As an established local underground rap artist MC Shadow continued recording demo tapes with the Get Loose Crew and submitting to major record labels in the hopes of securing a record deal. With only one small Canadian Hip Hop record label (Beat Factory) in existence, the slim prospect of joining that roster coupled with the Industry’s position to not sign artists of the hip hop genre, they opted to form their own, and second independent Hip Hop record label in Toronto and Canada ‘East Park Productions’.

The project being entirely funded by themselves, the group recorded 4 songs for release on a mini-album, EP (extended play) with the plan for a follow up full length LP.

Carl Badwa (‘MC B’ aka B Kool aka Don Carlito) joined the group just prior to the release. To prevent a delay of the album release by re-recording the entire project to date; to include him they dropped an existing song and added a newly recorded single track (Wannabe) to include him on the album.

After several delays with the manufacturing of the album, the record finally hit store shelves in Toronto, in March 1988.

This work confirmed MC Shadow as the first recorded white hip hop artist in Canada and potentially globally, only after American Def Jam Records artists The Beastie Boys release of their first hip hop recording, Cooky Puss in 1984. Debate among historians in the Hip-Hop community suggest that while the American group had released their rap recording years earlier, their origins as a punk music band are different than Shadow. In contrast, his beginnings were that of originally being a hip-hop artist and regarded as the first white hip hop artist. The relevancy of this discussion is simply due to the rarity of white rappers in the history of this established African American genre.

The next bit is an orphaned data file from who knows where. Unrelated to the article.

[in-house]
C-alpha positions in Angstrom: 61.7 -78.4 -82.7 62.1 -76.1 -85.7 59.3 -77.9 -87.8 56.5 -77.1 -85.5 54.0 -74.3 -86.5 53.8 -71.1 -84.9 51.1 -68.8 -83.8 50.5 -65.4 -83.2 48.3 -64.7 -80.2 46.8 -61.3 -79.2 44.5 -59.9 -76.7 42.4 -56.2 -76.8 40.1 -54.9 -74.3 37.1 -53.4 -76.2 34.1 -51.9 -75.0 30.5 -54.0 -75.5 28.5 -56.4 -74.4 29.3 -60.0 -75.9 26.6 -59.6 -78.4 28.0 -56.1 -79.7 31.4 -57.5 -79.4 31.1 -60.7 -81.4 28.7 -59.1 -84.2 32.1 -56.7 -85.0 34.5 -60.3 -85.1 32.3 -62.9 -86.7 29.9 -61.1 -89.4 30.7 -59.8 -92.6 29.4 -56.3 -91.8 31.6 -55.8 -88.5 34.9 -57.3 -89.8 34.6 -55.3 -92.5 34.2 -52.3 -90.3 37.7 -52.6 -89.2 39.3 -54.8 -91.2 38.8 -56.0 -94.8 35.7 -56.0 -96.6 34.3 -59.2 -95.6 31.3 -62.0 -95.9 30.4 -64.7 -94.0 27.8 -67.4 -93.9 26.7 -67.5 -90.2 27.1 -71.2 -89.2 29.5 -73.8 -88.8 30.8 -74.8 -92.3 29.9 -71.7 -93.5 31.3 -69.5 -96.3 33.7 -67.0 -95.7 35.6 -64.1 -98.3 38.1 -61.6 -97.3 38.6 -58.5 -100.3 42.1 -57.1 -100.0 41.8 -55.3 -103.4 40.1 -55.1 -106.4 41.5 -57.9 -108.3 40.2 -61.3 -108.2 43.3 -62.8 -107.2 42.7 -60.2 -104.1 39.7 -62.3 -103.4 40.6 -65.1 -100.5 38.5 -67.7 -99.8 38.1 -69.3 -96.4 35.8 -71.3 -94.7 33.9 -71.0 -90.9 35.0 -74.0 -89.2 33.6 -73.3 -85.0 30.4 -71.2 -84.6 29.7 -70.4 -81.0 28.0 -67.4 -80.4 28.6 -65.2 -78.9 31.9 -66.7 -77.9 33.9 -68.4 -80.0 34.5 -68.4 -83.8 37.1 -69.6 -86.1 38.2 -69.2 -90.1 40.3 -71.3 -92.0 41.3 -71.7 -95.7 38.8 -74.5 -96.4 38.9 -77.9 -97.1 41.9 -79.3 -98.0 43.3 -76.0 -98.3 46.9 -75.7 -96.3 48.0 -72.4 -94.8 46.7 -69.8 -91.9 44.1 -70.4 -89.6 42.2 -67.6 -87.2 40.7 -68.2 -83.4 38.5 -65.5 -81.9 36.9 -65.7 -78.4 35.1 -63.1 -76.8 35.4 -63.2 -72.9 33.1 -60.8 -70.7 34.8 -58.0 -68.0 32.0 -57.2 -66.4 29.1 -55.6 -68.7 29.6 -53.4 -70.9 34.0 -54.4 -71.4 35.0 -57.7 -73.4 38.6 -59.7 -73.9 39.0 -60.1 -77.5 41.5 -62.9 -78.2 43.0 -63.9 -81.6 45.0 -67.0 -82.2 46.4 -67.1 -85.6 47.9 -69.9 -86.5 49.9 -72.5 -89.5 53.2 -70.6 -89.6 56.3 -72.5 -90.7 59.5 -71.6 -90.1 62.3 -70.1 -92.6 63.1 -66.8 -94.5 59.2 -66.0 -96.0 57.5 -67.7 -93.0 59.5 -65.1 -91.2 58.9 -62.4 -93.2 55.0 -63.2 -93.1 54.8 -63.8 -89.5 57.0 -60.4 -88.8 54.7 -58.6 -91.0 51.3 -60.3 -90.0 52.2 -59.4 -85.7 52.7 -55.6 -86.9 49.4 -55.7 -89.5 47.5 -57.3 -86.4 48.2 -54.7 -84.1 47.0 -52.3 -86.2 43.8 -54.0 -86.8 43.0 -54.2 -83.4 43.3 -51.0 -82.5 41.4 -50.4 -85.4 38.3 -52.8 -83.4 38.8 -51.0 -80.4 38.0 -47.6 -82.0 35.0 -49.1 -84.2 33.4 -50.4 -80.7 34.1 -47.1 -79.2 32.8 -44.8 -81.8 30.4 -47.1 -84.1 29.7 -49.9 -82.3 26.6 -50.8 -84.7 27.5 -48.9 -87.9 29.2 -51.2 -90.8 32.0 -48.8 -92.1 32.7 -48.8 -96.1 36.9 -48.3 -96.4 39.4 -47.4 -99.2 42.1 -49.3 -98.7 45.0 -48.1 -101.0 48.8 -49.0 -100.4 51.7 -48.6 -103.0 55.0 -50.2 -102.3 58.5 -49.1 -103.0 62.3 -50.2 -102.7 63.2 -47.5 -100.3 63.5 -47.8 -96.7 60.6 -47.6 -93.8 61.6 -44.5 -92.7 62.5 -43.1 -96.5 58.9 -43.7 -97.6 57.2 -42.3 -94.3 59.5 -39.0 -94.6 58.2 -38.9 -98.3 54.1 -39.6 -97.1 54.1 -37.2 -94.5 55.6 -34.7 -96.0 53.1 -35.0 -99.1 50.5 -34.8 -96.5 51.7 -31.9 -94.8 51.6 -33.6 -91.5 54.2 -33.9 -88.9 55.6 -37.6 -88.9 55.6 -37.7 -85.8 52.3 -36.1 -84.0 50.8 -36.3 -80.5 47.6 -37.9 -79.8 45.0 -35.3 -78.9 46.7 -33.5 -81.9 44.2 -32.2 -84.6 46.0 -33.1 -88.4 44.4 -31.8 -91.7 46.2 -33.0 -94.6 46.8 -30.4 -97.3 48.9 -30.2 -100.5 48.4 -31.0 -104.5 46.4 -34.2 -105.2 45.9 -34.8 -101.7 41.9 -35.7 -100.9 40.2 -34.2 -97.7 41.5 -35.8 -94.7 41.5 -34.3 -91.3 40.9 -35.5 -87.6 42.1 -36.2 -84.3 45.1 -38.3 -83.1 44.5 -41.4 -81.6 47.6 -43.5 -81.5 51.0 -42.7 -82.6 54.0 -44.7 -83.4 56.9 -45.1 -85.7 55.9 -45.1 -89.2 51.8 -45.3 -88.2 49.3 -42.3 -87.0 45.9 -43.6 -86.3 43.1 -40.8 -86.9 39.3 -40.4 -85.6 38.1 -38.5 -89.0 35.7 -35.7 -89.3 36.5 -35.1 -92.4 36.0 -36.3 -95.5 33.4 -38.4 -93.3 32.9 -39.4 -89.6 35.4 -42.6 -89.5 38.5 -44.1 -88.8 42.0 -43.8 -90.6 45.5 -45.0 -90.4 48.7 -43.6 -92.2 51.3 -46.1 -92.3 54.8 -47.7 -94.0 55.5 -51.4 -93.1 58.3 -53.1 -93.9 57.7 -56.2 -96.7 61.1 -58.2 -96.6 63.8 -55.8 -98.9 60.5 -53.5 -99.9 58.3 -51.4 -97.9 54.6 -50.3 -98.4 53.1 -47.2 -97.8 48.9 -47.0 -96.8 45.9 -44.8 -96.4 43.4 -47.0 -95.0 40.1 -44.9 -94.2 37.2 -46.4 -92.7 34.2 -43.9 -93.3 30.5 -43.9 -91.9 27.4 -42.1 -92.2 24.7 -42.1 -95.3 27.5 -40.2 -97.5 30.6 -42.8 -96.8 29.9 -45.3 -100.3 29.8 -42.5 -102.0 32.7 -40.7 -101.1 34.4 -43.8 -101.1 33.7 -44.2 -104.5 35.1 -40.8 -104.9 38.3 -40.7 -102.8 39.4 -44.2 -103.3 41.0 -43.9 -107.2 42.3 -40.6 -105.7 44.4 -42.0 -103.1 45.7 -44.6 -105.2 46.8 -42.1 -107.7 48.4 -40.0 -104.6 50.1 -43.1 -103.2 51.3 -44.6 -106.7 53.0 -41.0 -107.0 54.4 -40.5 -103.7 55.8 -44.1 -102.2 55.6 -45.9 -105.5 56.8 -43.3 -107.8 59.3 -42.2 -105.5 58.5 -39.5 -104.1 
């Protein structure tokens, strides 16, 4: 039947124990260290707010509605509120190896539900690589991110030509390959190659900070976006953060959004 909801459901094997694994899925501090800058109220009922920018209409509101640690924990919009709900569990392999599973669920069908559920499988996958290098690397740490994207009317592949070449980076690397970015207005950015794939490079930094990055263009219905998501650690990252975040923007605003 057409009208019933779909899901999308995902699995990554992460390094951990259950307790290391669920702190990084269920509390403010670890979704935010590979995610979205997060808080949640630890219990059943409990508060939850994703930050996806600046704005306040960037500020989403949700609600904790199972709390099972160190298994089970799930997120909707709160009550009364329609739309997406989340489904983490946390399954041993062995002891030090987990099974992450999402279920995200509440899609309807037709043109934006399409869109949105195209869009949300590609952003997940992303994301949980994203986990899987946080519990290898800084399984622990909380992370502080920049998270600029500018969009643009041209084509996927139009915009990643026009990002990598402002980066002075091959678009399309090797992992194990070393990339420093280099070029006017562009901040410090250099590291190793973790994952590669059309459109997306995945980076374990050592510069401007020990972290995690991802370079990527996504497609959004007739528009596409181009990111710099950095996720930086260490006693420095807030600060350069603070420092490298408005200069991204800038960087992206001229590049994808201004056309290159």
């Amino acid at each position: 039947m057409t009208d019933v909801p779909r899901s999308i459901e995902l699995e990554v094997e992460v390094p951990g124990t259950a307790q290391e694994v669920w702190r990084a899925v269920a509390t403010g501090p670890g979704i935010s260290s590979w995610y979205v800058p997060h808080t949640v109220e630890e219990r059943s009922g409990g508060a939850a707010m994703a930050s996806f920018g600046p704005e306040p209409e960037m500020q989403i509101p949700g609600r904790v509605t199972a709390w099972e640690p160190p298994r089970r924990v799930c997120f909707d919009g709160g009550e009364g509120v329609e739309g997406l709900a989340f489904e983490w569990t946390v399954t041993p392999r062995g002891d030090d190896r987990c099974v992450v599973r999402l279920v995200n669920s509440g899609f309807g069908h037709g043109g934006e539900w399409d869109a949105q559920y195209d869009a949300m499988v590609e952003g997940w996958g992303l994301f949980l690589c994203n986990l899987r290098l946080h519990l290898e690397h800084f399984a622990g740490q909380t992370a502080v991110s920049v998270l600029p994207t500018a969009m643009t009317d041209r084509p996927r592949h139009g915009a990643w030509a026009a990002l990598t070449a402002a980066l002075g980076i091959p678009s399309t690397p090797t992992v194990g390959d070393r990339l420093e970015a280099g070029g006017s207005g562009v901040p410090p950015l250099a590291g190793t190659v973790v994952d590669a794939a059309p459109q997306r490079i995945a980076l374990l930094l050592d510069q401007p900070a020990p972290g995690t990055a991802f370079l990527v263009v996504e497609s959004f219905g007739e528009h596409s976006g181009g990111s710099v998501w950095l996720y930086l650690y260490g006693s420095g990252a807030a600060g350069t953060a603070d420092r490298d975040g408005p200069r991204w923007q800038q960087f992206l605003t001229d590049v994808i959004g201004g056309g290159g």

Charting: May 1988, Urban music record chart ‘CHEER’ Backfield in motion, listed the Get Loose Crew song “WANNABE” in 5th spot among industry icons Kool Moe Dee – Wild Wild West at #1, Eric B & Rakim – Move the crowd #2, Boogie Down Productions – My Philosophy in 3rd spot, Grandmaster Flash and the Furious Five – Magic Carpet Ride # 6 and finally, television & movie star ICE-T & Big Daddy Kane – Colors Soundtrack for the 1988 film (same name) at # 7. The Cheer DJ Pool is a nationally acclaimed organization of disc jockeys which has been in existence for over 20 years. The membership of the pool has dedicated itself to serving not only the musical diversity of the community, but its cultural diversity as well.

CHEER Music Pool served as a Canadian national music chart as supplied by the Cheer DJ Pool of Toronto and was founded by music historian Daniel Calderon. Contributing to the authenticity of the Pool of contributors, members of the Pool have various ethnic backgrounds, including members from South Africa, Portugal, Italy, Asia, Philippines, Angola, to name but a few.